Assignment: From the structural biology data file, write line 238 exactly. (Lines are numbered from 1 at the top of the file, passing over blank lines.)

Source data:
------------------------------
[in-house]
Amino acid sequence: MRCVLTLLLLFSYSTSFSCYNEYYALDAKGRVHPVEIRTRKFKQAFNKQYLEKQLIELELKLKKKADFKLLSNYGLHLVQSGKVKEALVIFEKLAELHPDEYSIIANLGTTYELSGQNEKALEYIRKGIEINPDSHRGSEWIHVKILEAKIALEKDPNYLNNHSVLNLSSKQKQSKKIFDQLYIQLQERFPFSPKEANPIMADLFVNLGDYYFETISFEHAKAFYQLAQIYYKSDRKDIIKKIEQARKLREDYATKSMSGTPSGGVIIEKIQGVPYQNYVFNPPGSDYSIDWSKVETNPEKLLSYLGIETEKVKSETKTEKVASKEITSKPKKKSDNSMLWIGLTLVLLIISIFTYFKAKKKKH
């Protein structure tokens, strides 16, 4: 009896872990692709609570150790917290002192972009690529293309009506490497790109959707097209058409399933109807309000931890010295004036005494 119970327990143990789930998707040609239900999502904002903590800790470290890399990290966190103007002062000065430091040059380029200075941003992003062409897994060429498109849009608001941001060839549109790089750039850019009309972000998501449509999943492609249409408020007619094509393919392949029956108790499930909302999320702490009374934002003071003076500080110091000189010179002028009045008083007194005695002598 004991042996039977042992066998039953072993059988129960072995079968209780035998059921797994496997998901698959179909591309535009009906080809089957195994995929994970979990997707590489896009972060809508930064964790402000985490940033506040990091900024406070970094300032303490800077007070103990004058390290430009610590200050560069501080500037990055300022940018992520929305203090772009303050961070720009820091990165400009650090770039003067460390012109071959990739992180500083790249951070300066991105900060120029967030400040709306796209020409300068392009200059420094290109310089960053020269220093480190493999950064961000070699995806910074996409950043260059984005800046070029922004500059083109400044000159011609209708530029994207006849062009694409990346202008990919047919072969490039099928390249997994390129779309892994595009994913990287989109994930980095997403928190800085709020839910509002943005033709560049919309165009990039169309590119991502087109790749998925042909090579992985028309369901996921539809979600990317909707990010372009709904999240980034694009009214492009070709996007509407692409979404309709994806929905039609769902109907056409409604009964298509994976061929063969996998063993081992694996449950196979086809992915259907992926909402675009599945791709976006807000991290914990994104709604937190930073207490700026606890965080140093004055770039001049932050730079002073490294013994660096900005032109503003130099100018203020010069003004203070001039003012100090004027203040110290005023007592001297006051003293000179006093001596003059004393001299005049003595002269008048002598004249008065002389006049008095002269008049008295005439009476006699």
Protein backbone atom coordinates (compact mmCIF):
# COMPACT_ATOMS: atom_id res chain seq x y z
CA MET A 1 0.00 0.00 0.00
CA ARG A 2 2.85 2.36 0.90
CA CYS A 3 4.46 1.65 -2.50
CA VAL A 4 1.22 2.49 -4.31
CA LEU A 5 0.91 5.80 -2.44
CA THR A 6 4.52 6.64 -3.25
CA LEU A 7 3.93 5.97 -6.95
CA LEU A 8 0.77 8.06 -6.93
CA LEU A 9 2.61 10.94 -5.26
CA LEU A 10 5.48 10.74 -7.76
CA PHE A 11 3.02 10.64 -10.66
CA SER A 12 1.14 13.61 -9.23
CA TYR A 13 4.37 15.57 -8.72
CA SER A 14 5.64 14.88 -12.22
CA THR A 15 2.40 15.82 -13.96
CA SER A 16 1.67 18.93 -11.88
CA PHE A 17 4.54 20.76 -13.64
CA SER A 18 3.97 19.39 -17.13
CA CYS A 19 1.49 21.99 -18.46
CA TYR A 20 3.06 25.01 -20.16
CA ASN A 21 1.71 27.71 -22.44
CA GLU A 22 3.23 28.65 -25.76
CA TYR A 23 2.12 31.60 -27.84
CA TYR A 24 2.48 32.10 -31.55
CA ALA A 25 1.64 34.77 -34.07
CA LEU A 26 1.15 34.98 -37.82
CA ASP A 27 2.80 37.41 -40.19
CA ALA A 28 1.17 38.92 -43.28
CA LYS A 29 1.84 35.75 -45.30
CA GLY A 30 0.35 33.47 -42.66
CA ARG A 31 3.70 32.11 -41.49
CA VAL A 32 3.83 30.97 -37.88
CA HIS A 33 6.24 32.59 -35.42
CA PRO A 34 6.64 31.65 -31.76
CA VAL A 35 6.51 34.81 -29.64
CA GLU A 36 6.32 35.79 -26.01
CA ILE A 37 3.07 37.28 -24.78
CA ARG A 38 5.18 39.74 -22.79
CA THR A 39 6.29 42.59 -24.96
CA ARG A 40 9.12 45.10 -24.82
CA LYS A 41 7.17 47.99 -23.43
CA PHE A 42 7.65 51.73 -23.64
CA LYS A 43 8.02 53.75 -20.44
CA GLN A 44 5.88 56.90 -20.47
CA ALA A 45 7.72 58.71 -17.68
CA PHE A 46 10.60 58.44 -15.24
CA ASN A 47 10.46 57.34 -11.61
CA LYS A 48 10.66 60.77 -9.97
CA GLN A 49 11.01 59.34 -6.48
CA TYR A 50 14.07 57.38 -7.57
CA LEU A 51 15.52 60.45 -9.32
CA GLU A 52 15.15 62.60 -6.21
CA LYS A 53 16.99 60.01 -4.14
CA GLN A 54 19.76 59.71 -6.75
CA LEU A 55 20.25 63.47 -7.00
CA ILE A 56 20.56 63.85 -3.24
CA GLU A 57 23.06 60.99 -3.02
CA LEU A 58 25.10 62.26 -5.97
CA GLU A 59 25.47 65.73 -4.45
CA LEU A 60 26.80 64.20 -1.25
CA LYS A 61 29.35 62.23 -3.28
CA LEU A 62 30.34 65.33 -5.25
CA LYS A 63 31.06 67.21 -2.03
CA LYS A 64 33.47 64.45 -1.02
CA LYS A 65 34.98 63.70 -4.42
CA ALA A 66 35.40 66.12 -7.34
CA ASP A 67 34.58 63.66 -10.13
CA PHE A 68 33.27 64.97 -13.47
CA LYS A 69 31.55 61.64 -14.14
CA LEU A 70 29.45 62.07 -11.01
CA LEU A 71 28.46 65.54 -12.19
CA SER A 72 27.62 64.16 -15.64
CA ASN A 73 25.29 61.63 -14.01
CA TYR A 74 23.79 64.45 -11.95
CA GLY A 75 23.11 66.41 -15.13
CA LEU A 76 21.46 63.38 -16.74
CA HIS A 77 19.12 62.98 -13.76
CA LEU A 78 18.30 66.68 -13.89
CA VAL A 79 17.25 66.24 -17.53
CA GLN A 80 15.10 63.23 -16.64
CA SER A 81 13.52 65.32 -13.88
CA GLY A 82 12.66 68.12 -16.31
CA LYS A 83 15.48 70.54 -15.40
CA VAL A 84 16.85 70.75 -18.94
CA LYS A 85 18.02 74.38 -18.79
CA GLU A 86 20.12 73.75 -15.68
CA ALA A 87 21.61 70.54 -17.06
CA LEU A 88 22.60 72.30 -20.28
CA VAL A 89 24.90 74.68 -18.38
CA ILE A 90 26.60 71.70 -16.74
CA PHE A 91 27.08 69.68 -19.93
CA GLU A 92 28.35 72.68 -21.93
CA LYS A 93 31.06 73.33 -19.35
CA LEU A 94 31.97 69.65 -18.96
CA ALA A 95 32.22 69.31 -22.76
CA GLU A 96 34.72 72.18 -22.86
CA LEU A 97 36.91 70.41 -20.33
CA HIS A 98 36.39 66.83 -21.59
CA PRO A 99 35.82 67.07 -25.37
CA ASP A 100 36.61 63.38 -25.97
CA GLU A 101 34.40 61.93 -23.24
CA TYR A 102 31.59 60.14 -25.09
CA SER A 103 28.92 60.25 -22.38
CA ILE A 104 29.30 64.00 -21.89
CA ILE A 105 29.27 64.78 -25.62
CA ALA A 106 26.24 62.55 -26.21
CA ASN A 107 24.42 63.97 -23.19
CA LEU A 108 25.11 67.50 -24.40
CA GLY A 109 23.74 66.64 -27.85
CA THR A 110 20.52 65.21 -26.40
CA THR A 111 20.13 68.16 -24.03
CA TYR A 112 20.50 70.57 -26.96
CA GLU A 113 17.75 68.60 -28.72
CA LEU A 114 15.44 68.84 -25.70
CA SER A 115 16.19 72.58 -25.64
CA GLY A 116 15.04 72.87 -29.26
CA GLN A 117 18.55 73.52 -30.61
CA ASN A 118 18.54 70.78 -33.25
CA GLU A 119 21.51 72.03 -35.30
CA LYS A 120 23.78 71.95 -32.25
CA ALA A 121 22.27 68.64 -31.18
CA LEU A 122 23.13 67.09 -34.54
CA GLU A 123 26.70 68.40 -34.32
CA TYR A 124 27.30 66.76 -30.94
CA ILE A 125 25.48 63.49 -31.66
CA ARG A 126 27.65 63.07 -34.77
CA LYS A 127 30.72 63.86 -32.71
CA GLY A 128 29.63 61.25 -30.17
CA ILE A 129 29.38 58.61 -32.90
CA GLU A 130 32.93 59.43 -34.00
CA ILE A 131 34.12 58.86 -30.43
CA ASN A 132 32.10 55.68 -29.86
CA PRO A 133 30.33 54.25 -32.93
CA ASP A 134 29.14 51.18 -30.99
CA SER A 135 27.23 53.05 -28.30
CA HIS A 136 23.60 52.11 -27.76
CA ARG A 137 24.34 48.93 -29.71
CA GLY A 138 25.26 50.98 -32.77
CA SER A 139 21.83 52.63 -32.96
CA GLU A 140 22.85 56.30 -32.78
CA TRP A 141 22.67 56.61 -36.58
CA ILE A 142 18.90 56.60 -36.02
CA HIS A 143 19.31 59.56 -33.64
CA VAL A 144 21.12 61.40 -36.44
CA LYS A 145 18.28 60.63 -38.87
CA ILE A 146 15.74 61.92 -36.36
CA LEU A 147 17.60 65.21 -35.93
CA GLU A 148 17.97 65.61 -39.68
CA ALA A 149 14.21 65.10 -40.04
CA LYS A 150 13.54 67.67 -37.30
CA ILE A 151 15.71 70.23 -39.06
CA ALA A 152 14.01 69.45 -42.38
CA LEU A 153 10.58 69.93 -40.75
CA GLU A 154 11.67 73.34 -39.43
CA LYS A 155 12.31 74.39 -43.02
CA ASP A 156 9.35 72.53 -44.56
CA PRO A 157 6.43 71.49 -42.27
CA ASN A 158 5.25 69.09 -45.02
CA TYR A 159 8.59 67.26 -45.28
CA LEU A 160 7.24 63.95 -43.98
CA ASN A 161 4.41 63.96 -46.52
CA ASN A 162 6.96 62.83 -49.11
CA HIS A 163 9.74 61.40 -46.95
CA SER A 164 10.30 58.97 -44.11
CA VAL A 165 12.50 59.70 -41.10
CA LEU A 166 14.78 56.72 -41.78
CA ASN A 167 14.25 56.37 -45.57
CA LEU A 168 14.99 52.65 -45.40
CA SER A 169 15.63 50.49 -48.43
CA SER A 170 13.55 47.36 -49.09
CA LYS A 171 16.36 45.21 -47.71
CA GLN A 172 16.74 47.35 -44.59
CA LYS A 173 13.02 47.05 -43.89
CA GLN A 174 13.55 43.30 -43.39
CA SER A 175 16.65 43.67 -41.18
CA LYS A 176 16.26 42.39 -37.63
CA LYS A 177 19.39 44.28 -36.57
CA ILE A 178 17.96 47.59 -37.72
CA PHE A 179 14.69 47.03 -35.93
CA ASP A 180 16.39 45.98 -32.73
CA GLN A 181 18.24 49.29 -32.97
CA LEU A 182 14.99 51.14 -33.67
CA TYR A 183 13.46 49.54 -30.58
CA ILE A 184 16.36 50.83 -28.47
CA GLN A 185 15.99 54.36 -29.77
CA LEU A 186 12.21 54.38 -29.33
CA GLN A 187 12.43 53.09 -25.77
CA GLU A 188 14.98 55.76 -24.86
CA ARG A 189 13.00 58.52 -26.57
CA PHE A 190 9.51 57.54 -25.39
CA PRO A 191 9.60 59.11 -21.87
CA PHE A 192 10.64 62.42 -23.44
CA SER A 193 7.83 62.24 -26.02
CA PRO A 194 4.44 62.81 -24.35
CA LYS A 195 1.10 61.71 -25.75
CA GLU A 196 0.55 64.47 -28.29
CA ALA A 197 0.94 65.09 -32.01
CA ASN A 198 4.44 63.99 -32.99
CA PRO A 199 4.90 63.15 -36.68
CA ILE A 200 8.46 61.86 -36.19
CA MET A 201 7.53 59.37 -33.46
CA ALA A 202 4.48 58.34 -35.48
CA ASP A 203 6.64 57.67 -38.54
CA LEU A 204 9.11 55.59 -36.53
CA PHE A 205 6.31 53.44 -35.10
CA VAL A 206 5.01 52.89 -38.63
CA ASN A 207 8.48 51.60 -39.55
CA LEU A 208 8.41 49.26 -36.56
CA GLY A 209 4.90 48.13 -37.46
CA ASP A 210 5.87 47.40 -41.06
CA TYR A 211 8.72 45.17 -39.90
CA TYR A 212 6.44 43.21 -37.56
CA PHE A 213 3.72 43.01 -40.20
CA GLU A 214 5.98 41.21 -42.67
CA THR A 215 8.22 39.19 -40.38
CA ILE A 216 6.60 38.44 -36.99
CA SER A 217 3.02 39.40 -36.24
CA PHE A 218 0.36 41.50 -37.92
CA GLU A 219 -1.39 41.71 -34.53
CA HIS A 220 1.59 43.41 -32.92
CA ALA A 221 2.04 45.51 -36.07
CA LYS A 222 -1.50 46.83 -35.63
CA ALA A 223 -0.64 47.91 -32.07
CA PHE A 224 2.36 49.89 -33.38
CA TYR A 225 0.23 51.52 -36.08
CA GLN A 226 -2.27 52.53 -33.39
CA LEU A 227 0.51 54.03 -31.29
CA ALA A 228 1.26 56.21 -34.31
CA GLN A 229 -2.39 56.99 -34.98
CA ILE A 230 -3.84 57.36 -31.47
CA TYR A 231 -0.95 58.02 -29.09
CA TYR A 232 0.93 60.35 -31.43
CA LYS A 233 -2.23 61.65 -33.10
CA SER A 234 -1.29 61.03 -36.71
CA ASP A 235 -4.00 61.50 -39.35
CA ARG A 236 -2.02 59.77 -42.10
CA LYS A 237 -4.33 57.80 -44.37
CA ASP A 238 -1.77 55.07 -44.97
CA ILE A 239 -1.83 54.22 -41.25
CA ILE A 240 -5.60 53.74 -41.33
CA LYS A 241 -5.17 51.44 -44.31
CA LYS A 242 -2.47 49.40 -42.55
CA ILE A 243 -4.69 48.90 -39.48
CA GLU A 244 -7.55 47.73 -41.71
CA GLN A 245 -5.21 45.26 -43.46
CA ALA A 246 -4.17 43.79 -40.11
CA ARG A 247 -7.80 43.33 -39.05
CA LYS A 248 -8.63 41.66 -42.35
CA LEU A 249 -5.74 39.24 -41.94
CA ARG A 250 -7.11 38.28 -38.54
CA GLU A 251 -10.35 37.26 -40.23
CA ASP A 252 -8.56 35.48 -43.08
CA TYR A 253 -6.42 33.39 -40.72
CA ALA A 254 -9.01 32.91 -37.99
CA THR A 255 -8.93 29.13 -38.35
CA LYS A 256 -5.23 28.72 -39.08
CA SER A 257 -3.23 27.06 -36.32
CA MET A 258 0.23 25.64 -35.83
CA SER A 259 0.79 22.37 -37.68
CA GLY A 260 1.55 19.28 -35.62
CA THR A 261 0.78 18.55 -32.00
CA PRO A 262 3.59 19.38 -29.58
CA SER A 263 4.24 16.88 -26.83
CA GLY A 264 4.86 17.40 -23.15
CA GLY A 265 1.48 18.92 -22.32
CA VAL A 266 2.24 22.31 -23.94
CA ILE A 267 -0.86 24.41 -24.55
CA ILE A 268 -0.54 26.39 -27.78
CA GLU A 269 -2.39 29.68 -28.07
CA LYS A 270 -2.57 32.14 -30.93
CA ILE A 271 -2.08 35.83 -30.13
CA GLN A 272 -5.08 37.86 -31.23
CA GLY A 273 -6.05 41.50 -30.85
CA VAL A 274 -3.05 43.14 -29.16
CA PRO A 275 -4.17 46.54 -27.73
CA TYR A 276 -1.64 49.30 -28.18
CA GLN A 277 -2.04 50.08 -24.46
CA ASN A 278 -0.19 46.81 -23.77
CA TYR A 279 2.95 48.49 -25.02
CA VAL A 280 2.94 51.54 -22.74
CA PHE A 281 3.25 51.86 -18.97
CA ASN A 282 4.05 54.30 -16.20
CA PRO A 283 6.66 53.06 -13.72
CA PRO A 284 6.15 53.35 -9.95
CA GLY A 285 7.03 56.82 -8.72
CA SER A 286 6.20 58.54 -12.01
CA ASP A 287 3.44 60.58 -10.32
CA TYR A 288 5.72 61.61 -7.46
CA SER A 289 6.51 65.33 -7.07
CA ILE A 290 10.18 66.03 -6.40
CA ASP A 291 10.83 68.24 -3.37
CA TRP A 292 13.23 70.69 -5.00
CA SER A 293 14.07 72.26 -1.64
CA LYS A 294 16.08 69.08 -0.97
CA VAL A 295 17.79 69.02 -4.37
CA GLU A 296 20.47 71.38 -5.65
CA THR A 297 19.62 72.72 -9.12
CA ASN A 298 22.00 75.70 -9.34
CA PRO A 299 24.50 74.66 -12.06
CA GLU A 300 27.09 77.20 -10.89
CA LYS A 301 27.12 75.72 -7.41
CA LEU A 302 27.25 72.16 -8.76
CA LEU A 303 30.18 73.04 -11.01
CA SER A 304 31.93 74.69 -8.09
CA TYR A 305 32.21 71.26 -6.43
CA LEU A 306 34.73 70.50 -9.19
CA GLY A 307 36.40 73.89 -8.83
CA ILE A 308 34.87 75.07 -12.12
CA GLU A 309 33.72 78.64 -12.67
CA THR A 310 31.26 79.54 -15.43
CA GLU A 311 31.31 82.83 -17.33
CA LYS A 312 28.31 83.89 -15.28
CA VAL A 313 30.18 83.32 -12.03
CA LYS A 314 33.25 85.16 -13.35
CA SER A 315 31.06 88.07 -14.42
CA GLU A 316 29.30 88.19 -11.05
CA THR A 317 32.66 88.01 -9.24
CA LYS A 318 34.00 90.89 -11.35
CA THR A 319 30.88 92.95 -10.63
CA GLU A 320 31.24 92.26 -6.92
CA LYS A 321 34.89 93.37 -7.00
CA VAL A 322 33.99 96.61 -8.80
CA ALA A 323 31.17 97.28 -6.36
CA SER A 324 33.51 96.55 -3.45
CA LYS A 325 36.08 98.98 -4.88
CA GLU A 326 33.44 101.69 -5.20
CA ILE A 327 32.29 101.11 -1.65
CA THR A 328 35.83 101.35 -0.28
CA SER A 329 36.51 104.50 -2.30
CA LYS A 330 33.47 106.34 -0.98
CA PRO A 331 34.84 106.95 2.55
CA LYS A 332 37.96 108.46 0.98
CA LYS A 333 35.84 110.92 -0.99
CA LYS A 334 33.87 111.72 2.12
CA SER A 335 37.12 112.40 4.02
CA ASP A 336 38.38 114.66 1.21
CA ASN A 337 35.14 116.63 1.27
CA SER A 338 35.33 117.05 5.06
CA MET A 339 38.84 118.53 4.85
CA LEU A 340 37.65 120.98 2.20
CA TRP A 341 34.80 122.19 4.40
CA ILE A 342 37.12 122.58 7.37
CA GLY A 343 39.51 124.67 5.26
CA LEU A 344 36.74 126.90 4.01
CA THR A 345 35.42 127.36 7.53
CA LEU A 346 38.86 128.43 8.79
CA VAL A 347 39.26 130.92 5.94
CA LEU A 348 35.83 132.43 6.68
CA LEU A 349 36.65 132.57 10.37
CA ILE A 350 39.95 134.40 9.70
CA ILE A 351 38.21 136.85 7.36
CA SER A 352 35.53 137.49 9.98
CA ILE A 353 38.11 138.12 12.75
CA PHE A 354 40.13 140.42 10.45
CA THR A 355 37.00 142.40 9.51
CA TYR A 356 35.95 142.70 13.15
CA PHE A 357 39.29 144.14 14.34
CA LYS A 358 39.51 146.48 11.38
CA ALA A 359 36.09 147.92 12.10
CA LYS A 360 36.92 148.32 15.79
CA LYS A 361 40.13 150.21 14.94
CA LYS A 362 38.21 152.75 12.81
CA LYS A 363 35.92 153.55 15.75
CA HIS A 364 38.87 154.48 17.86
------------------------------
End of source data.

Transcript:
CA LYS A 233 -2.23 61.65 -33.10